O’Halleran Introduces Bill to Withhold Congressional Pay During Government Shutdowns
Washington, DC - Today, Congressman Tom O’Halleran (AZ-01) introduced the Government Shutdown Accountability and Economic Report Act of 2017 to withhold Congressional pay during a government shutdown and require daily reports on the impact and cost of the shutdown on the economy.
“The American people know they must go to work and do their job if they expect a paycheck, and Congress should be no exception,” said Rep. O’Halleran. “Partisan gridlock is preventing real work from being done in Washington. My bill holds Congress accountable, and if we cannot do our job, we do not get paid.”
The Government Shutdown Accountability and Economic Report Act of 2017 prohibits members of Congress from collecting a paycheck during a government shutdown and requires the Congressional Budget Office to submit daily reports on the impact and cost of the shutdown, including:
- An estimate of the economic output lost on that day as the result of the government shutdown.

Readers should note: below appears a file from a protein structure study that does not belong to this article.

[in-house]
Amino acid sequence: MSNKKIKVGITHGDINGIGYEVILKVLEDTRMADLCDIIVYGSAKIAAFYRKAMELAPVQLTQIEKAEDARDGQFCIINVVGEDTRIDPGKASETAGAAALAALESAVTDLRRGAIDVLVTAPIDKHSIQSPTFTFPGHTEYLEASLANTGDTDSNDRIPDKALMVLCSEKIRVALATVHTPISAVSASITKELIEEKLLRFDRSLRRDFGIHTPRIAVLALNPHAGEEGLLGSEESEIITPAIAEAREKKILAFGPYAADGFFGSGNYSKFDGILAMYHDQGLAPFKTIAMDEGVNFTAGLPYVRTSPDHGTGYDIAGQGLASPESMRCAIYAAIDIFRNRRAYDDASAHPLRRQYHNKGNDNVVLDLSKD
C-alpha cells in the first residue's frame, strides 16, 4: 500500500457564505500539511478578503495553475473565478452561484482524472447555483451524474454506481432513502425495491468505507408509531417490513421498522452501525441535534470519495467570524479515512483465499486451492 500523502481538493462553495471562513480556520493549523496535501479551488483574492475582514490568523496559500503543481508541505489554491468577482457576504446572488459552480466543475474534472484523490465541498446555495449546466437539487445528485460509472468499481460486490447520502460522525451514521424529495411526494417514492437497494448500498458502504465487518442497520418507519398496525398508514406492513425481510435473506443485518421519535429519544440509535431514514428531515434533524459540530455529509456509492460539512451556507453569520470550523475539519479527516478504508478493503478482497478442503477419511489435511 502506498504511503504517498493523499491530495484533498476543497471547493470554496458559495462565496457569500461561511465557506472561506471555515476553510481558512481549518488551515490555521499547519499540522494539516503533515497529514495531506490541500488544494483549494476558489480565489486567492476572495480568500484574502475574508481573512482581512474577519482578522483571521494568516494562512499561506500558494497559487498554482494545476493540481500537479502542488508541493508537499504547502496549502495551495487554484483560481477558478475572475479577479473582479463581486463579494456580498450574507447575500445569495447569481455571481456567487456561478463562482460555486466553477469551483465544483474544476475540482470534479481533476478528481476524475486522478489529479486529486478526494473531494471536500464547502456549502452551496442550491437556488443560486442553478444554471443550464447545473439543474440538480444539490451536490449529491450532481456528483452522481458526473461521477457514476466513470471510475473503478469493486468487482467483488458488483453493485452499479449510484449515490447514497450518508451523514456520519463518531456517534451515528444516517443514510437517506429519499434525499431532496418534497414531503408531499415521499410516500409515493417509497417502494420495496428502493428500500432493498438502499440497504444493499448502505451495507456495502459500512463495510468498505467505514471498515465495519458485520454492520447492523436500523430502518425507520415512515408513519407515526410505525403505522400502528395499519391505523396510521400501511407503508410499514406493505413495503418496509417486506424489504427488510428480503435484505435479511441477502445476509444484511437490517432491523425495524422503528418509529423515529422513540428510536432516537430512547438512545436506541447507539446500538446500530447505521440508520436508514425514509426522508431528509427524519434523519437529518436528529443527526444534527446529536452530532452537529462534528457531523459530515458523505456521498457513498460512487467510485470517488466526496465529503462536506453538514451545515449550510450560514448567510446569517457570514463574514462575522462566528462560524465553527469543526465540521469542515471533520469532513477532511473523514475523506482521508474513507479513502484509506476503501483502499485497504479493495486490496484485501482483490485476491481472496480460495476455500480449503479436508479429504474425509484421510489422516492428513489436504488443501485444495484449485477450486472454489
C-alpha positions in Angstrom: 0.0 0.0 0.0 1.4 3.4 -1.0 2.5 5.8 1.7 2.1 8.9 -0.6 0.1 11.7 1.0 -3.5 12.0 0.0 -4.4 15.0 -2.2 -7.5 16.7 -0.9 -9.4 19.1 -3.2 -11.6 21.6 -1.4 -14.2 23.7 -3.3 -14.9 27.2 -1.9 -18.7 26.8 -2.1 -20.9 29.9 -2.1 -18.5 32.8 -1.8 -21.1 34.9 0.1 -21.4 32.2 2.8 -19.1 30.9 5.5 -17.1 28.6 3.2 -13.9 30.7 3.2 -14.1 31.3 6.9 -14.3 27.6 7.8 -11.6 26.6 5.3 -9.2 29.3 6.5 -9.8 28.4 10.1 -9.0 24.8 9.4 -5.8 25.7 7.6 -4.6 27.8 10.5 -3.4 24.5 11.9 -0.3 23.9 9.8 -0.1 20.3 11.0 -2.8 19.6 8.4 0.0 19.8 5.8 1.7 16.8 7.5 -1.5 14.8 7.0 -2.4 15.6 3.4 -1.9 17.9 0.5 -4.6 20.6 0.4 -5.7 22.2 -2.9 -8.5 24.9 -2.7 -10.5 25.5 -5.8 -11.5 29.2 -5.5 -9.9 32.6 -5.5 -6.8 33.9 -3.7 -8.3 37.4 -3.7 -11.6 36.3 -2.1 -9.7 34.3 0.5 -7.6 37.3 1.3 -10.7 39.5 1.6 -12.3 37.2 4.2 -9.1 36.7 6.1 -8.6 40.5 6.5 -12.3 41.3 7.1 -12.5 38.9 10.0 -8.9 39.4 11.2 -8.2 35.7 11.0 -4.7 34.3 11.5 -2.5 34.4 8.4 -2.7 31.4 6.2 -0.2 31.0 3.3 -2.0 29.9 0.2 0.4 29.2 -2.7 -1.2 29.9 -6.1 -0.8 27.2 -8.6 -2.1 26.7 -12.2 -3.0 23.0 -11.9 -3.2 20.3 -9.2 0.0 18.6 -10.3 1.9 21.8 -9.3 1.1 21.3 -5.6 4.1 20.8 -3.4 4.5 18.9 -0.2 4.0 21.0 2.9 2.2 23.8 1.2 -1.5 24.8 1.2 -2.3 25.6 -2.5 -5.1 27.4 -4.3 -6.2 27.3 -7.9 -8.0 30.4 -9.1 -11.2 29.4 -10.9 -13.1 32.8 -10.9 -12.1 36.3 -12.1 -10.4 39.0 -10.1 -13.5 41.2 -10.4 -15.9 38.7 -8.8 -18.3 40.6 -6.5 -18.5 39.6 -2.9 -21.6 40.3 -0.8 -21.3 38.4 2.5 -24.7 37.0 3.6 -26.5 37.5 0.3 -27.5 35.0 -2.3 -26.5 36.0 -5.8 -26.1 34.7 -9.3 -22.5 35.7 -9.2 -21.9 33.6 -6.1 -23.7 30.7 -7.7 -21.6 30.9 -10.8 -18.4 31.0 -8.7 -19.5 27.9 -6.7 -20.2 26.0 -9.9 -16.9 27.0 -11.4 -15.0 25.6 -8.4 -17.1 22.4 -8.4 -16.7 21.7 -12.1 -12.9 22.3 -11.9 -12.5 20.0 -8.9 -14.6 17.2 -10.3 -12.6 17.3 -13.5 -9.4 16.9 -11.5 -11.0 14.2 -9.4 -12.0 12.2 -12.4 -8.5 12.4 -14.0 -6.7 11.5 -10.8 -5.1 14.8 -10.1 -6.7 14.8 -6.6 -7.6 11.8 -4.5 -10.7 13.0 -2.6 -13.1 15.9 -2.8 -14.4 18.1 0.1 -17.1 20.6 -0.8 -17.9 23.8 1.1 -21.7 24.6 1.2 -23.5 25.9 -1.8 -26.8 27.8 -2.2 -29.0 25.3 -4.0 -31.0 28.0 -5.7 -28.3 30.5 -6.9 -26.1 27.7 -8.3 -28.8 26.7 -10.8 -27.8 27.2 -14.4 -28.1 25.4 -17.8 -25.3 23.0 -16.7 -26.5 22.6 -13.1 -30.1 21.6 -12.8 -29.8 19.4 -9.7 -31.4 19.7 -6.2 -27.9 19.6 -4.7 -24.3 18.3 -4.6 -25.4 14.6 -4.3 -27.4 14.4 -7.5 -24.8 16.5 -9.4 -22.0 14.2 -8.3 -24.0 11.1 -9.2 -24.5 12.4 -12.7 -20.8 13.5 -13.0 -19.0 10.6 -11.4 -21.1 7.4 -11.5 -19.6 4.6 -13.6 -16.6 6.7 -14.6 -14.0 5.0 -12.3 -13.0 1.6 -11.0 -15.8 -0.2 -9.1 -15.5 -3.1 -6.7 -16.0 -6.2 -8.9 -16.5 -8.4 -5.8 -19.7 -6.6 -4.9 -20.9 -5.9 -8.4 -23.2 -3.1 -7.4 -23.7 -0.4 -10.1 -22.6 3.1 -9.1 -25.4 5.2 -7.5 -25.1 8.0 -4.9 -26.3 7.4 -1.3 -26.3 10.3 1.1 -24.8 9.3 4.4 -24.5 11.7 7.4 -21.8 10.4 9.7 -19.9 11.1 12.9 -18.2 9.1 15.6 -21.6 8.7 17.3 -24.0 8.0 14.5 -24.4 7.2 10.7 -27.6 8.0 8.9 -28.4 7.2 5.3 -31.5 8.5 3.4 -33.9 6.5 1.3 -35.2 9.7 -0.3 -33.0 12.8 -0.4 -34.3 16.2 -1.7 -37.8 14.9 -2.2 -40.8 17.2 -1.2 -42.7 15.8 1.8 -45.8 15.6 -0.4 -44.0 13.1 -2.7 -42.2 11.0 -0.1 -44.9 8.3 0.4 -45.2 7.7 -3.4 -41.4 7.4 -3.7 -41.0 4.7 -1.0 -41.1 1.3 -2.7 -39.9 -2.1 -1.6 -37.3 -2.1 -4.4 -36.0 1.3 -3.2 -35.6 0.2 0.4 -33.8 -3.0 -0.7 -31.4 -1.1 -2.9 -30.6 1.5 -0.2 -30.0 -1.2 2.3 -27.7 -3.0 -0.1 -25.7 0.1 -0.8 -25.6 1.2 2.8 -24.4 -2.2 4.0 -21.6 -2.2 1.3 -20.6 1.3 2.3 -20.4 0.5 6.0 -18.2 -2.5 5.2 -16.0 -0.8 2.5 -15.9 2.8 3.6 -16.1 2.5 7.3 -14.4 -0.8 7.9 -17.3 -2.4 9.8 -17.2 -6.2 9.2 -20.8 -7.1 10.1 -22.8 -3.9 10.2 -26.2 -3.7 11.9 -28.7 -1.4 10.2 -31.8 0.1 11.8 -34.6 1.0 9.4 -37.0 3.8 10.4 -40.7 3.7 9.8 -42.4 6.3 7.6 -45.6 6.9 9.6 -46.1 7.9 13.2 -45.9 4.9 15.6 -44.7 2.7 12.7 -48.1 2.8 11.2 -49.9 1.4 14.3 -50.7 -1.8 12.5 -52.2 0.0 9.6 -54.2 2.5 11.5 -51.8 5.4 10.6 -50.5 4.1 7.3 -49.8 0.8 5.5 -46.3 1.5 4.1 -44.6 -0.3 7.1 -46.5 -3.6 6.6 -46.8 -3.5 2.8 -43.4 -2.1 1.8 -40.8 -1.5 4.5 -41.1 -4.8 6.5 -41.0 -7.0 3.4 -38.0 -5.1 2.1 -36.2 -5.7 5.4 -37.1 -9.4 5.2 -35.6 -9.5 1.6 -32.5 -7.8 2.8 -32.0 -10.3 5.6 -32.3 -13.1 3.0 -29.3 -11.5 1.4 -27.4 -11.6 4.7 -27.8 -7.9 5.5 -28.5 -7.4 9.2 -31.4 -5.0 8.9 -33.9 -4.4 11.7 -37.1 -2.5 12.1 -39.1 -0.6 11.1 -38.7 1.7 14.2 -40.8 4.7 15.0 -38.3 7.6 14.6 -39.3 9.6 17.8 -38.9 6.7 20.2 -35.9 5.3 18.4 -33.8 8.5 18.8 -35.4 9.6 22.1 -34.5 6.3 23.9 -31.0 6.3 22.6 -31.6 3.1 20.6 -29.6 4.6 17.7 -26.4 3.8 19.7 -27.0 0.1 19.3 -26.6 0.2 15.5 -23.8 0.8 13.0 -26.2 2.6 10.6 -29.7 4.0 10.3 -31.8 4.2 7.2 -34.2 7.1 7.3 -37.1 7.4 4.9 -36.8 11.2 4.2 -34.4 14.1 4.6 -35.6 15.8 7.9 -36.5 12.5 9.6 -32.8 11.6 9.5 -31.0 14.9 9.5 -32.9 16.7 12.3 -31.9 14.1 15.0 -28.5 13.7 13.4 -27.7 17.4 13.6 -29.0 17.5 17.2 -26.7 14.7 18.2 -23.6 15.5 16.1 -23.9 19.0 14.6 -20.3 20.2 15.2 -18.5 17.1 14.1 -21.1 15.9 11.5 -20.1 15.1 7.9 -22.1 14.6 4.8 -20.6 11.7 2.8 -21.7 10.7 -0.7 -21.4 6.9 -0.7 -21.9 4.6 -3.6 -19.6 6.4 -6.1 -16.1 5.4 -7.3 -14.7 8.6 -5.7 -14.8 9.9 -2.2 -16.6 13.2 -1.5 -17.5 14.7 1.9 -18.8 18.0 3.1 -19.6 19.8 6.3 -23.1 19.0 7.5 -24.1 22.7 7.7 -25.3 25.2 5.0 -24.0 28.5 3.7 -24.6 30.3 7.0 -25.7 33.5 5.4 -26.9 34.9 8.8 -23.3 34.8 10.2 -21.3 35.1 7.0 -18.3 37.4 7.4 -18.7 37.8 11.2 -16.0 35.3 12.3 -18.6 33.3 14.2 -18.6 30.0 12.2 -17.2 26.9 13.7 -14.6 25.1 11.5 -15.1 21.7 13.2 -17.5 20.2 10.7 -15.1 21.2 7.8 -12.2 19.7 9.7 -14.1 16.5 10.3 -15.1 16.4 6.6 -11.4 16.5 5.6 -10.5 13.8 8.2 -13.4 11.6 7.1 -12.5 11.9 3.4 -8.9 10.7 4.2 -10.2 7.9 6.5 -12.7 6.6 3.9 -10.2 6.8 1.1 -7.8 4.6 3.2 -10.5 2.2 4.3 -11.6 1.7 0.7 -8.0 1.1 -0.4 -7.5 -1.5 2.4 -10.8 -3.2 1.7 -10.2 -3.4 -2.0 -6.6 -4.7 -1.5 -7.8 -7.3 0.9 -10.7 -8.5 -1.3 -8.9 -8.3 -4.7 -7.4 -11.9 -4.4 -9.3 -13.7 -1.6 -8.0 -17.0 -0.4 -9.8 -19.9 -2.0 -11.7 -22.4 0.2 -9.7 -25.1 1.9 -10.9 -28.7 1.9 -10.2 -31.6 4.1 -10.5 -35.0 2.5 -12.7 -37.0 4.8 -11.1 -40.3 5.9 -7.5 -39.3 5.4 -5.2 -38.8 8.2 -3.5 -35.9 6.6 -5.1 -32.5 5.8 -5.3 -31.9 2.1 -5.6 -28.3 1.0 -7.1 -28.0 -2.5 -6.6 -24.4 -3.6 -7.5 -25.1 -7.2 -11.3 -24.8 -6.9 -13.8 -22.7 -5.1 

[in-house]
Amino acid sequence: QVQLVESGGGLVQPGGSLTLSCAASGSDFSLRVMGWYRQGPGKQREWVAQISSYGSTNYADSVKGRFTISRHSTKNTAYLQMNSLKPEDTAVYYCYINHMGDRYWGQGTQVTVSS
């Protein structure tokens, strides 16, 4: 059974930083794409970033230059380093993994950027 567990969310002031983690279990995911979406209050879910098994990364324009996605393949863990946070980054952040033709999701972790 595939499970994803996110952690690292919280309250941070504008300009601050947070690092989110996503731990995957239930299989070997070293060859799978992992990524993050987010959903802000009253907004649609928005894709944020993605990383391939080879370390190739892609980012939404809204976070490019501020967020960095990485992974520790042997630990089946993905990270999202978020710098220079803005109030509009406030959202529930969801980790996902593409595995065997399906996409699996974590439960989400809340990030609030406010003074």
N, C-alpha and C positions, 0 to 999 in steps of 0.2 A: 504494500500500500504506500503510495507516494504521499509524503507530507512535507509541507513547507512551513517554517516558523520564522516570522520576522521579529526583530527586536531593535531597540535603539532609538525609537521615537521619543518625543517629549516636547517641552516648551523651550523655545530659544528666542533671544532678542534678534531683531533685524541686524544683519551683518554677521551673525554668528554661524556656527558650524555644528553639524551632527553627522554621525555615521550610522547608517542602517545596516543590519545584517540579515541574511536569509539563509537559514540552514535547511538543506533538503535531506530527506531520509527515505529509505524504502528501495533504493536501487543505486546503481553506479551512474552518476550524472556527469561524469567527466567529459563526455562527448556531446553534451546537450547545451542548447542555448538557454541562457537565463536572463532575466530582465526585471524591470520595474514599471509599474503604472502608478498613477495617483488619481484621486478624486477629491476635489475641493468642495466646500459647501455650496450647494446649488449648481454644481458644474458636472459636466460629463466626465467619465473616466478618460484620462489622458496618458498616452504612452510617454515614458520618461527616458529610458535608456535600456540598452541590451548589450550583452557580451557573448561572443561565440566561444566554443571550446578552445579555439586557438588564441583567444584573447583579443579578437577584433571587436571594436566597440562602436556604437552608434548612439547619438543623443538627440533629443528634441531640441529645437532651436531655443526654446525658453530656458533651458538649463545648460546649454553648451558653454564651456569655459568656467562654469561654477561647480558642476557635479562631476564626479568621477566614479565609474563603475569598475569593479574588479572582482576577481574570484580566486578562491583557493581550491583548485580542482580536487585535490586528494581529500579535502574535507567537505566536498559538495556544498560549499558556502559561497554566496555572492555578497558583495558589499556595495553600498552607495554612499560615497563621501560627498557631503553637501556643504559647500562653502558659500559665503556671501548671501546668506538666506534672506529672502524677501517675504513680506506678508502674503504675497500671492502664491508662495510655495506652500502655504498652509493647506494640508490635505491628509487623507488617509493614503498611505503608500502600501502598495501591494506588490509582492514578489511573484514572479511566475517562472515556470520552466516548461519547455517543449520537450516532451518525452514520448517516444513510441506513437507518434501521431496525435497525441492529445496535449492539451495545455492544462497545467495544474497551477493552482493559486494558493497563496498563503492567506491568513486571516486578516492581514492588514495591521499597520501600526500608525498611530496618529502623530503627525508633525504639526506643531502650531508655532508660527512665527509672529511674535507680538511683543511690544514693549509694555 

- An estimate of any decrease in the Gross Domestic Product (GDP) for the quarter that will occur as the result of the government shutdown.
- The value of any assistance, including loans, grants, and contracts, that the Small Business Administration (SBA) was unable to provide as a result of the government shutdown.
- The amount of any revenue for the National Park Service that was lost on that day as the result of the government shutdown.
- An estimate of revenue lost on that day because of the effects of the government shutdown on tourism and travel to and within the United States.
“Forcing the government to shut down for political gain not only harms our economy, it has a substantial impact on the lives of millions of Americans who rely on government programs and services,” said Rep. O’Halleran. “We owe it to the American people to do our job and pass a bipartisan budget that invests in the future of our country.”
The government shutdown in 2013 cost our economy an estimated $24 billion, according to Standard and Poor’s Ratings Services.